1. As one of the most experienced and successful executives in the Fast Moving Consumer Goods industry, please share with our readers some of your thoughts about 2016 for FMCG.
The experience gained in over 20 years of trading FMCG, both in private Romanian companies, as well as in large multinational companies, as top executive or expert adviser, gave me the opportunity to understand that in 2016 the FMCG market in Romania is at the highest level of performance compared to previous years. I mean the production or import, distribution and trade through the largest retail chains or traditional commerce, but also the high level of consumption.
2. Have you seen any changes in strategy/ tactics for FMCG companies in 2016?
There are changes in the strategy of FMCG companies in the sense that I have noticed an increased interest in rigorously defining the target customer groups and knowledge of psychological profile in terms of needs and expectations. Changes in the behavior of different types of customers obviously generate a change in strategy or tactics depending on the life cycle of that company, brand or product. Also, we notice that the strategies for expansion are continuing, especially with the proximity format, acquisition and strengthening of the market position. Meanwhile, we are witnessing an intensive development of strategies to offer the customer what we call Total Shopping Experience through the operating model on - off line. In the e-commerce FMCG market we are witnessing significant increases, but it is still far from reaching its full potential.
3. What are the biggest challenges for FMCG in 2017? What are the latest tendencies?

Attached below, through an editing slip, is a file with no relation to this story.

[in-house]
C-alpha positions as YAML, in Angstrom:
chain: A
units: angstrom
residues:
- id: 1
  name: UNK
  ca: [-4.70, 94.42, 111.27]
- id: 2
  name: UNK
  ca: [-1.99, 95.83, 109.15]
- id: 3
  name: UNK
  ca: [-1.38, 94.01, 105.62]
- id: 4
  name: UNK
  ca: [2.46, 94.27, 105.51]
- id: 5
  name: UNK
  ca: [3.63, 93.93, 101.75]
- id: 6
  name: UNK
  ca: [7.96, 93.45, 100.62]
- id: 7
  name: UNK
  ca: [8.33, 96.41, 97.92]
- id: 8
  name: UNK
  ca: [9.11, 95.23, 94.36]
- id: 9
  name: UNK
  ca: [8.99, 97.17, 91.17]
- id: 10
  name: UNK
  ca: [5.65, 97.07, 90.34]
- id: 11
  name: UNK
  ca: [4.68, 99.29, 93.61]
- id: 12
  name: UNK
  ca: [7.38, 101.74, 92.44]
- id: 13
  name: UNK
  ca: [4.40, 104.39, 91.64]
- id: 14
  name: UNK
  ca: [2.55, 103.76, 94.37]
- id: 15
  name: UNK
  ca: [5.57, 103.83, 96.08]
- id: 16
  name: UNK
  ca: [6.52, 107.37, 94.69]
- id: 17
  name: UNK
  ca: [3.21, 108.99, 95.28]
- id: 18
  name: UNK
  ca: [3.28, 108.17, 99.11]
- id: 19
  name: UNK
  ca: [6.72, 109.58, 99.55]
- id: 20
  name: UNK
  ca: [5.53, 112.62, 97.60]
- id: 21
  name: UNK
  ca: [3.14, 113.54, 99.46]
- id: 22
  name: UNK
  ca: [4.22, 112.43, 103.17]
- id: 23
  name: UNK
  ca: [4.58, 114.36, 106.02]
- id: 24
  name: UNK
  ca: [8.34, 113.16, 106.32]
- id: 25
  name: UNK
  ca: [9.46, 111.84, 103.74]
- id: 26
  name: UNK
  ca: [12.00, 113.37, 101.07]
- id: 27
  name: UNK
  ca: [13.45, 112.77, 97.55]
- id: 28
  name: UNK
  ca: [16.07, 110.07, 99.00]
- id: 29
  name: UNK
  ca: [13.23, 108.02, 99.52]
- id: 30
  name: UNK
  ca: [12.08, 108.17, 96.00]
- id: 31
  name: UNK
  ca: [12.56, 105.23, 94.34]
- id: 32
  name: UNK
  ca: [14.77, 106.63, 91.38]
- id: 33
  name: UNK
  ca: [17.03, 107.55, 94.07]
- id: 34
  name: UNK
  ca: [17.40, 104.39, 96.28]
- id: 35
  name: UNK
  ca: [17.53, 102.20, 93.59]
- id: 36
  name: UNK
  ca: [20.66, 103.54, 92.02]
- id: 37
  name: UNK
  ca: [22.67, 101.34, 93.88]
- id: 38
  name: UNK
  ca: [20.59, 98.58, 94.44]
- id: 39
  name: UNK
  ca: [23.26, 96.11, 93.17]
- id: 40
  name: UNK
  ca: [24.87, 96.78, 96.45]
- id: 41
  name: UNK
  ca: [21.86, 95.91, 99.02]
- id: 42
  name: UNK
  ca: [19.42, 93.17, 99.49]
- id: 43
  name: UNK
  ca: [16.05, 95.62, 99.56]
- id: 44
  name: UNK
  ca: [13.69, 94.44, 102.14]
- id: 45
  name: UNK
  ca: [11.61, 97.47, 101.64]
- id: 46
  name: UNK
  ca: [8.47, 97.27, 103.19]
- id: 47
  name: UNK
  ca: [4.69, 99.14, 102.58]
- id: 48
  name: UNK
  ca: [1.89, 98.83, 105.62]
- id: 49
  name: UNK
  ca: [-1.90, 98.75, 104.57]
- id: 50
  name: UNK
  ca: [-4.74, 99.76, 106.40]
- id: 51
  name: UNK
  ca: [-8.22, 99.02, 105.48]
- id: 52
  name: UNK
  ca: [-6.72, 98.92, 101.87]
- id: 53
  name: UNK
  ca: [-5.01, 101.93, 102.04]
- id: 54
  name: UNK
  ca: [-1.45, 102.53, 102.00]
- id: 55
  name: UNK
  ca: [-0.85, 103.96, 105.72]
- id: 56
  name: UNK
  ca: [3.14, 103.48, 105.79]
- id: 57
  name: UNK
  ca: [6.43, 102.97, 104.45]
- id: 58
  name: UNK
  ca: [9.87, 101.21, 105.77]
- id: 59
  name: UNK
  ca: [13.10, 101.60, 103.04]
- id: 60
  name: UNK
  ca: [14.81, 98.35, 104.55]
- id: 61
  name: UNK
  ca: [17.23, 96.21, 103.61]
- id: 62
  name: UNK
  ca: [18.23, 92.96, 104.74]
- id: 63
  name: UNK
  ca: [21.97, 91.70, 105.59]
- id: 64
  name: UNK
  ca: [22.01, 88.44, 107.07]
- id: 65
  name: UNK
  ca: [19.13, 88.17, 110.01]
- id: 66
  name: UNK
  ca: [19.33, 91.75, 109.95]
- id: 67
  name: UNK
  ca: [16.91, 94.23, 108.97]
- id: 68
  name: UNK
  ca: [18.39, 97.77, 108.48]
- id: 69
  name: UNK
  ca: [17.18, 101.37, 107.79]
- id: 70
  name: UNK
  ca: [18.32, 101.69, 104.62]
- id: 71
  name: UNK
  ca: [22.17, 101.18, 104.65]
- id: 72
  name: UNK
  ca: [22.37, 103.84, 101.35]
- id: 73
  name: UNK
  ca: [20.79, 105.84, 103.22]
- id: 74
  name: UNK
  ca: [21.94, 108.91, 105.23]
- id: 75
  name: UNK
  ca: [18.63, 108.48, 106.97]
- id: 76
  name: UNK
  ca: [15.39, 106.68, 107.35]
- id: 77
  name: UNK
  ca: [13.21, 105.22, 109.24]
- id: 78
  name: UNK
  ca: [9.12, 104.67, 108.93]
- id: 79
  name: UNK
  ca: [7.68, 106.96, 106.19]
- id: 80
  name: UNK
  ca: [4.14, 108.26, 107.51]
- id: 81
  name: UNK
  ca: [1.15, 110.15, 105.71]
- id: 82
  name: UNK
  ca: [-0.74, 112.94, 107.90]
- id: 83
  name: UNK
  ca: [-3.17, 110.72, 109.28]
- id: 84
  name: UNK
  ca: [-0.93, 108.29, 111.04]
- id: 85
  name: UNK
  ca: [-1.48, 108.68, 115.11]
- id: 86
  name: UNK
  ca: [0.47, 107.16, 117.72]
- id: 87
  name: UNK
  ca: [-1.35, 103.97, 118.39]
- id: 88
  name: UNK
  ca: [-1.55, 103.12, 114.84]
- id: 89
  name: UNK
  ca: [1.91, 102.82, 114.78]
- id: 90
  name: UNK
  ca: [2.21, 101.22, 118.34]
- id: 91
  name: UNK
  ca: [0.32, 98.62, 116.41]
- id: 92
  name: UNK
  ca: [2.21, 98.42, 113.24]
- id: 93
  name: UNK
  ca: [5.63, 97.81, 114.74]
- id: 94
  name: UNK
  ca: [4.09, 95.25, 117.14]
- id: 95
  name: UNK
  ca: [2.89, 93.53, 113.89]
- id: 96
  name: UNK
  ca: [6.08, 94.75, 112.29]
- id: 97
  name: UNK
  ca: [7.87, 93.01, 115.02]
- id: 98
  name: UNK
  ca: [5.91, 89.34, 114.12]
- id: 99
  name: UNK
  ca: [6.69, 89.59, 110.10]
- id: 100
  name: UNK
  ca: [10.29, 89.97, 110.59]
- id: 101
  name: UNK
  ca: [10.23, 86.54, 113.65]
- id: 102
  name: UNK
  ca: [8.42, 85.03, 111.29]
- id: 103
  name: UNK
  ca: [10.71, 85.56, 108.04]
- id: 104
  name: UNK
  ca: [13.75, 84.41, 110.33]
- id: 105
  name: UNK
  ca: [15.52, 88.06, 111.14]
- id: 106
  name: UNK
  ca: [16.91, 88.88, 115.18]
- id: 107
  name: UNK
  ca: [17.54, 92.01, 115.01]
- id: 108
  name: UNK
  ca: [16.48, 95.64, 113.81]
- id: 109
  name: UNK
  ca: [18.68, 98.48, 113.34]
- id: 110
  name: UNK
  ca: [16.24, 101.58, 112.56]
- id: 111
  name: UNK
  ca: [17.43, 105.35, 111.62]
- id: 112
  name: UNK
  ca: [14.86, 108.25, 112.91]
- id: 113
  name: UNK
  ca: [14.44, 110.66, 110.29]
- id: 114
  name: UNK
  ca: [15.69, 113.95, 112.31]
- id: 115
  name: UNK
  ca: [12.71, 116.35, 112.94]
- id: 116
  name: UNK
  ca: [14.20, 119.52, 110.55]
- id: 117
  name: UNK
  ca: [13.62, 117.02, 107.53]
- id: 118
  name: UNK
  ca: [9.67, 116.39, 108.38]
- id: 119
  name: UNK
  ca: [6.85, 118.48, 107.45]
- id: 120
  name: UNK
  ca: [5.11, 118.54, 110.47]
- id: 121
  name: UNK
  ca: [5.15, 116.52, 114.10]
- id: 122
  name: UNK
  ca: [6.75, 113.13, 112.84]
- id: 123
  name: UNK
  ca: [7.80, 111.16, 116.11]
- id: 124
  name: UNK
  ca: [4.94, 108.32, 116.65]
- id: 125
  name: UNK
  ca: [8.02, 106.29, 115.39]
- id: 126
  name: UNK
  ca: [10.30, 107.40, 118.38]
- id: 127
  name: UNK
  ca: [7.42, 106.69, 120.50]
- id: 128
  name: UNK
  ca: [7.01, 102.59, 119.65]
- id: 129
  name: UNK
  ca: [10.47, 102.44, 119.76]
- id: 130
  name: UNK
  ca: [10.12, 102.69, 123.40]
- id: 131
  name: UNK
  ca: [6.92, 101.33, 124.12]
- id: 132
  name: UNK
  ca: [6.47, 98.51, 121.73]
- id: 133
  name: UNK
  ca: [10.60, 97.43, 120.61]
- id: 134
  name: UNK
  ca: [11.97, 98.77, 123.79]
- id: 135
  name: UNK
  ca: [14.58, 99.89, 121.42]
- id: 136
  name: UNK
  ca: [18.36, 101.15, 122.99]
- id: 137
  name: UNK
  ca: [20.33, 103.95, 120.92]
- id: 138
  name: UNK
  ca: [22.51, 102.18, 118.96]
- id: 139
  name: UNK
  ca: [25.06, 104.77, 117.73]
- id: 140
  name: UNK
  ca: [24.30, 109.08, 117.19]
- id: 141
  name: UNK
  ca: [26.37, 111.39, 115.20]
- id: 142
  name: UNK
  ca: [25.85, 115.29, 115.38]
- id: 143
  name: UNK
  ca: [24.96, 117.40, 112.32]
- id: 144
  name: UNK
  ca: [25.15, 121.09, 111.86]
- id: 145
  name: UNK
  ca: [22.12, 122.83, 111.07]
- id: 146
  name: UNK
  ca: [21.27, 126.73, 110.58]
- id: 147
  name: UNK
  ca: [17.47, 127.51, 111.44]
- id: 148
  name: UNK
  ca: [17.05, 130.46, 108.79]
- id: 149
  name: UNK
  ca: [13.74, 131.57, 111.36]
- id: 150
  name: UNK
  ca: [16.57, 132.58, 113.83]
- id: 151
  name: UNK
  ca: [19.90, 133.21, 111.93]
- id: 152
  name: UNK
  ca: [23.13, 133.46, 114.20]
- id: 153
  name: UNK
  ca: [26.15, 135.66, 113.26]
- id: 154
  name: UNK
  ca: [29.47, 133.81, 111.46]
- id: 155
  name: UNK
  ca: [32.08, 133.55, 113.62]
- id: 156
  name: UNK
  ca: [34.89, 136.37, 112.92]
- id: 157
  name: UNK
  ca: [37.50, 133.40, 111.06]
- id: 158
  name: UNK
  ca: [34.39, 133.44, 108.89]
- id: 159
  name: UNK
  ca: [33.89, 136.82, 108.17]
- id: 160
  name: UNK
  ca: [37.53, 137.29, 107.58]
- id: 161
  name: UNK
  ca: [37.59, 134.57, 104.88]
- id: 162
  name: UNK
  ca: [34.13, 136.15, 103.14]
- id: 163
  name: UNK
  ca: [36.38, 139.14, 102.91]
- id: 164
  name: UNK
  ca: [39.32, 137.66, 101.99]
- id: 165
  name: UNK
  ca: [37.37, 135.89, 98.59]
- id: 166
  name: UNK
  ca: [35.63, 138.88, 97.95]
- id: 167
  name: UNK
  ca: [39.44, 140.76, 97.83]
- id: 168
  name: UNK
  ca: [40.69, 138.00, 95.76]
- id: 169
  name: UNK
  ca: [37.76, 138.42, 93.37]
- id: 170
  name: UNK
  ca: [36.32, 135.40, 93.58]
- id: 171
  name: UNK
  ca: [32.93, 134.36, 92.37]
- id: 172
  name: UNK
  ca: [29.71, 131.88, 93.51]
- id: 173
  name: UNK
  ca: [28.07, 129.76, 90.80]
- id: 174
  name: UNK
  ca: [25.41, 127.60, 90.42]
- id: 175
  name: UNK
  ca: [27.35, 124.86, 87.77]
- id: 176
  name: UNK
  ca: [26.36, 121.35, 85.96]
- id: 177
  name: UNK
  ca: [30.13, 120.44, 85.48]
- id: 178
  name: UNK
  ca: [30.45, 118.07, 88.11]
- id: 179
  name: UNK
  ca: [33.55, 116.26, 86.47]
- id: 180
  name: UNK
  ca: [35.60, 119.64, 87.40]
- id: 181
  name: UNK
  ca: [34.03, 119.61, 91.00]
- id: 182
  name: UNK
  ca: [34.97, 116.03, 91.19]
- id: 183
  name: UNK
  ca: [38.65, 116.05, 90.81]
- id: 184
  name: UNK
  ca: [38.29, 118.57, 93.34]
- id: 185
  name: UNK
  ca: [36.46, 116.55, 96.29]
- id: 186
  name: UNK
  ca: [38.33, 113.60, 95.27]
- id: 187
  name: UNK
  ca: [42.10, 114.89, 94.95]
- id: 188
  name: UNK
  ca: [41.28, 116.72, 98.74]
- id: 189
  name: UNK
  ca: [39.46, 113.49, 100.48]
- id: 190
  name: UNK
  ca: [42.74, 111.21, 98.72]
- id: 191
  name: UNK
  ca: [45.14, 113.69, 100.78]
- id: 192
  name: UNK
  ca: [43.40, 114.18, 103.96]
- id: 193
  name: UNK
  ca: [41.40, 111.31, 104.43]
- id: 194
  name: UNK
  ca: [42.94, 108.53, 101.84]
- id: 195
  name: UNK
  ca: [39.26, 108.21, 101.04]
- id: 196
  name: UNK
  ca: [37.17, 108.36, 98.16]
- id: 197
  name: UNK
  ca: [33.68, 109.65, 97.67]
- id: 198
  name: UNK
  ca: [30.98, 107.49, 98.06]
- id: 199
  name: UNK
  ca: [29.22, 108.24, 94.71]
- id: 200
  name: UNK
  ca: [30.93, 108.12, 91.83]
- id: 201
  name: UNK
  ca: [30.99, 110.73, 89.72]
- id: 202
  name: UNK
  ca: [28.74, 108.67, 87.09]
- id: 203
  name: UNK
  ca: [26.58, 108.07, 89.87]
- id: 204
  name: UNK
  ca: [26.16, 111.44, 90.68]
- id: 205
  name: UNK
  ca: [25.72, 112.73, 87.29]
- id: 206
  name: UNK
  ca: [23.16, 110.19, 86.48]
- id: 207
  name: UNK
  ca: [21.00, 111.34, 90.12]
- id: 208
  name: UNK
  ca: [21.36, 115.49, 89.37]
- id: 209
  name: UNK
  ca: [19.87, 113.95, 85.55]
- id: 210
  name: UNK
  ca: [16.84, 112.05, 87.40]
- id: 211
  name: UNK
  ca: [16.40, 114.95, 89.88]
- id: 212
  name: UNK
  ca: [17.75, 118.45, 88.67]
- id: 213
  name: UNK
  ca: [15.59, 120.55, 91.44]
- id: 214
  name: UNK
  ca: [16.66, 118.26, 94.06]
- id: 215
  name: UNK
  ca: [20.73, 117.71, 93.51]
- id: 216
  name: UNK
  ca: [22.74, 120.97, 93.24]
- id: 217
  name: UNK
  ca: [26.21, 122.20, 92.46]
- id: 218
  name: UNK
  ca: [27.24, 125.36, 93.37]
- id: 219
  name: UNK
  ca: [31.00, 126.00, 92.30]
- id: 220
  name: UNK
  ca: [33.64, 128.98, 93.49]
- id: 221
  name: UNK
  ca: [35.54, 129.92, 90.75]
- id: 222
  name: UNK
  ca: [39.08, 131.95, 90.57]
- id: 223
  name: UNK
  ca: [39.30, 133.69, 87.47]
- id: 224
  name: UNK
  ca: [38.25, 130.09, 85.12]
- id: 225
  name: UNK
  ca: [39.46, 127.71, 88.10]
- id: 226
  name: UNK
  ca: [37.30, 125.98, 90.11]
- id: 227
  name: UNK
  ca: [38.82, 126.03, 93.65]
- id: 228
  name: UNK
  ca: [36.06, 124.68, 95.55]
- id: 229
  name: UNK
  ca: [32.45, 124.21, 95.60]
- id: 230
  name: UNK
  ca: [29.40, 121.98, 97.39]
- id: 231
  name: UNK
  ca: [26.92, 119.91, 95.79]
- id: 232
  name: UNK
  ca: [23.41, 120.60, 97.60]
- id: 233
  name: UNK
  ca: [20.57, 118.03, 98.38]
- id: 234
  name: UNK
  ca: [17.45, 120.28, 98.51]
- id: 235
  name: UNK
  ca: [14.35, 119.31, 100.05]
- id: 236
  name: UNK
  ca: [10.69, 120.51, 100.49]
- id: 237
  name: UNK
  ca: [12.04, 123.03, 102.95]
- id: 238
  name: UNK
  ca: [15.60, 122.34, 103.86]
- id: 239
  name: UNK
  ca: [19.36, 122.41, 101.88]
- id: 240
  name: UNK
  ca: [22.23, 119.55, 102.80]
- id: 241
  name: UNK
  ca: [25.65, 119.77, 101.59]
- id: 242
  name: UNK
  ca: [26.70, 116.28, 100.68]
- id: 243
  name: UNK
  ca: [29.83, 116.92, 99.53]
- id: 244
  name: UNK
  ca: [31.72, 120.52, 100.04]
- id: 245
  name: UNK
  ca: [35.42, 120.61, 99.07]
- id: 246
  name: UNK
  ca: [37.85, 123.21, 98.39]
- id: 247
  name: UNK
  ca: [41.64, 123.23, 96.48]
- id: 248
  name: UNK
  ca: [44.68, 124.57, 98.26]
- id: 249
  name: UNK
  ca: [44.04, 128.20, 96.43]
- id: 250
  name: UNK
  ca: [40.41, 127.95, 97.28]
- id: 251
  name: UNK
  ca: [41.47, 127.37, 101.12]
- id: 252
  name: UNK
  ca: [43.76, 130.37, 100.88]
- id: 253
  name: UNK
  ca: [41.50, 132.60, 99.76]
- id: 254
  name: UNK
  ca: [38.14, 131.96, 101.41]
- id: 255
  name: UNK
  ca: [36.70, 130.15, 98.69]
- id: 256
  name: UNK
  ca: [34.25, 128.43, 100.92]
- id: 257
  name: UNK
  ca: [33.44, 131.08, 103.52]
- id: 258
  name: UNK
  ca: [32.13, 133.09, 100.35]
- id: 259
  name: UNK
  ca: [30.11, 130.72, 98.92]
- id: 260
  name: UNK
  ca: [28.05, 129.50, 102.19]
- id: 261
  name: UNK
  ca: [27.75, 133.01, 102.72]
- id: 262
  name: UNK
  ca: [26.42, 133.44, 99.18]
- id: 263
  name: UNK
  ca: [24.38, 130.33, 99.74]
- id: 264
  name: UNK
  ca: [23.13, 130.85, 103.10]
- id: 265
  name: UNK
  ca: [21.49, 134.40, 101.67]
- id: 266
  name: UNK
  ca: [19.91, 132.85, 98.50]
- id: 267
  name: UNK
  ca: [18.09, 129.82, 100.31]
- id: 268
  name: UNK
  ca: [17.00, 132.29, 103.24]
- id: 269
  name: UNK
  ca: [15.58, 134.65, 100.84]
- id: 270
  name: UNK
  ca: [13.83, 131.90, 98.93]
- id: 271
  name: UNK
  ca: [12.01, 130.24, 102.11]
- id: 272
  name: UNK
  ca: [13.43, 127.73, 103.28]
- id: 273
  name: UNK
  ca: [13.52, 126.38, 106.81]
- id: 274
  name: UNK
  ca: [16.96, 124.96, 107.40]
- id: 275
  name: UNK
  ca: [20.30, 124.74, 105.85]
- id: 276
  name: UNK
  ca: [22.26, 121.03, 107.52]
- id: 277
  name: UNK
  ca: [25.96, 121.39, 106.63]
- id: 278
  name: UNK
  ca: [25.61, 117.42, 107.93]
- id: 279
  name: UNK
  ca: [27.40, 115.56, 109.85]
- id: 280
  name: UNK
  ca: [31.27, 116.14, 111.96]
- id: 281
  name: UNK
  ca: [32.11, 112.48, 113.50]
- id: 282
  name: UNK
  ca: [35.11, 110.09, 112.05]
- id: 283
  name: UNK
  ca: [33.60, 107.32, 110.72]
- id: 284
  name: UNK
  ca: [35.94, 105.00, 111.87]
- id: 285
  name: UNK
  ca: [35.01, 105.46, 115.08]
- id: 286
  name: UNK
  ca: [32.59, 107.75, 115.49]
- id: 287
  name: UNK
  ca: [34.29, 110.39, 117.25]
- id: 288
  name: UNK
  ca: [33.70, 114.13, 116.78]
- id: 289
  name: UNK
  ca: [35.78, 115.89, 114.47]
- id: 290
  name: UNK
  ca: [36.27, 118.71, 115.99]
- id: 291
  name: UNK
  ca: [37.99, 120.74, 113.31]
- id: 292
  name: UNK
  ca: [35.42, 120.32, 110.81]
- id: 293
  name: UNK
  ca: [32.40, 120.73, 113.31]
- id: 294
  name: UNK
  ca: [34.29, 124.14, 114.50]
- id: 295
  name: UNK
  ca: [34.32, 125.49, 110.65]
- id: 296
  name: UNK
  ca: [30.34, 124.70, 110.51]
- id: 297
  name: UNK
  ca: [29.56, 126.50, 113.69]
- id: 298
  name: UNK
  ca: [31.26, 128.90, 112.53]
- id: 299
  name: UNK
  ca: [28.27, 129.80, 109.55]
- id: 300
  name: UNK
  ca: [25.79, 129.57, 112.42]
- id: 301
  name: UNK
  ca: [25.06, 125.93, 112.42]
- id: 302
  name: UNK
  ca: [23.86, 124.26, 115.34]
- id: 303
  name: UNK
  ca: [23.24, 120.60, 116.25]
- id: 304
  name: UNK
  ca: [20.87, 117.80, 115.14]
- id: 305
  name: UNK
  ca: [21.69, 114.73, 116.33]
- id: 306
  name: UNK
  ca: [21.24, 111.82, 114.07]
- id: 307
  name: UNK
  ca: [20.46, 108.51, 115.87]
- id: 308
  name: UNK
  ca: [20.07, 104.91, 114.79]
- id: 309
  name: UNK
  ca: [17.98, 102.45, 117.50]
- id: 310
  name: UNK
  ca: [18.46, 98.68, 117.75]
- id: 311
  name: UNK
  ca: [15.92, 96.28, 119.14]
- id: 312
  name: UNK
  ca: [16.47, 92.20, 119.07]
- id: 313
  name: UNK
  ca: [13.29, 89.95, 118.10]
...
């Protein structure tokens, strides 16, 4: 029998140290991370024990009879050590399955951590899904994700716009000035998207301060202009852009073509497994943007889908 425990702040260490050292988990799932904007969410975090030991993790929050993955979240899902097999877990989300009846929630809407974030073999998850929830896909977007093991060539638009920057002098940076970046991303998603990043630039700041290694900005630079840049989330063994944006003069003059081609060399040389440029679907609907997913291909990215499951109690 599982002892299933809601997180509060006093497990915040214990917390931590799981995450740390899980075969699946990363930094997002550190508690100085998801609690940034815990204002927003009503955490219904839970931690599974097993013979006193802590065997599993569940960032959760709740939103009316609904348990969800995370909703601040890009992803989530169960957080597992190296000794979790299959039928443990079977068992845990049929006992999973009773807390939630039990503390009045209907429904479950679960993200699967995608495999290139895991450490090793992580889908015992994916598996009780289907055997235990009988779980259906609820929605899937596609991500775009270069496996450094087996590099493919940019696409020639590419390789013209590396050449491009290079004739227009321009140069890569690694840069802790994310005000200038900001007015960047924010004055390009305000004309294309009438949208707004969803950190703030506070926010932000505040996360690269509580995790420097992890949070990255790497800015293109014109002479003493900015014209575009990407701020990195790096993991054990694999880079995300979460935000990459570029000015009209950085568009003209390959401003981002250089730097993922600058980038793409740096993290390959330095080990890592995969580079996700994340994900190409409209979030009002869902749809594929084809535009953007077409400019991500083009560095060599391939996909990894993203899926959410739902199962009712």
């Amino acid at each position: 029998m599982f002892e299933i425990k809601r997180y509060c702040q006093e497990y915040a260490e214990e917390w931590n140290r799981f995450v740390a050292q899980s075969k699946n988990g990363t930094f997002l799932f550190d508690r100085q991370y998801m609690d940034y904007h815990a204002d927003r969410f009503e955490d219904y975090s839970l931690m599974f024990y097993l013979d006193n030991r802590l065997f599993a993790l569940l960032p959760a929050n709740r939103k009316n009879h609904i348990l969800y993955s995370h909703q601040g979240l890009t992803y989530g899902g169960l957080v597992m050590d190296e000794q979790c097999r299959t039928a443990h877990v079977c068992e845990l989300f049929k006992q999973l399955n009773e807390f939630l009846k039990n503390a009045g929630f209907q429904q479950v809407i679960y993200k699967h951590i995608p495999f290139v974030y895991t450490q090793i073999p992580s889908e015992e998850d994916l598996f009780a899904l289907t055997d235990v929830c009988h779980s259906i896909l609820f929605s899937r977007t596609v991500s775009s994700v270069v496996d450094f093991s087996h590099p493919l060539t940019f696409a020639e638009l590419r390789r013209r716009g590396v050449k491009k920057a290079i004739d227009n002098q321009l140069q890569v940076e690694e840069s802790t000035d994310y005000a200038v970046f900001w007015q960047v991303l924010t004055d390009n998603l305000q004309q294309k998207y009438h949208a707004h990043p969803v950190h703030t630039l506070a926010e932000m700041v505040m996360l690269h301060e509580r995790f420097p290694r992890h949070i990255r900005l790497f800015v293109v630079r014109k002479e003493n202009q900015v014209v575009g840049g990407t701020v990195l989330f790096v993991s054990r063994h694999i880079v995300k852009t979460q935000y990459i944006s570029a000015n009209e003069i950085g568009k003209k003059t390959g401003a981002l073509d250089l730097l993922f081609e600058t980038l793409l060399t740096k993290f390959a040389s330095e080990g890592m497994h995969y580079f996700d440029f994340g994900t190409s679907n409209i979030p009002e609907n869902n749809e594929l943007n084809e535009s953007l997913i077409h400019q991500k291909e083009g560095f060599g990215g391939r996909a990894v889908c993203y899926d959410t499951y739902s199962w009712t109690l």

As I see myself, in the collaboration with different FMCG companies in my current role of consultant or trainer, the big challenge for 2017 is to establish business relationships of deeper and wider partnerships between suppliers and retailers in order to identify and meet the customer’s expectations and reach the financial goals of both partners. Trying to be permanently informed with news from the international market, I can say, based on what I have studied, that what is most important for a company in FMCG remains to have a clear and consistent strategy, in which to place with major focus the components of category management as assortment, pricing, promotion and merchandising policies. By strategy, we mean a set of decisions regarding the structure, organization, functions and processes.
4. The Romanian fiscal system was subject to a major decrease in taxes in 2016. How do you characterize the boost in spending triggered by the VAT cut? Can we talk about a temporary growth or a permanent boost in spending power?
I believe that lowering VAT has caused an increase in consumption and purchasing power for the long term because the possibility of real and fair competition in the FMCG segment was acknowledged, especially in the supply of raw materials and fresh products. Increased demand should influence the development of FMCG companies, through a quantitative increase in the number of employees and their income, but also through a qualitative evolution of the investment in human resource training, as well as in technology and software. So, the demand also extends horizontally by upgrading the consumption habits.
5. How did the companies in FMCG adjust to the new taxes? What did they do wrong? Where did they excel?
The companies in FMCG adjusted quite quickly and in a fair way to the new taxes, with a good communication around the adjustments. The game was to profit from the favorable economic environment generated by the fiscal changes and other positive factors, and this indeed happened. The current price level of food products absorbed almost the entire level of the tax decrease. On top of that, I perceive a smaller focus on price competition and aggressive promotional offers. Anyway, a breath of fresh air was needed and expected in FMCG for many years now, so I mostly see the positive effects of the fiscal changes.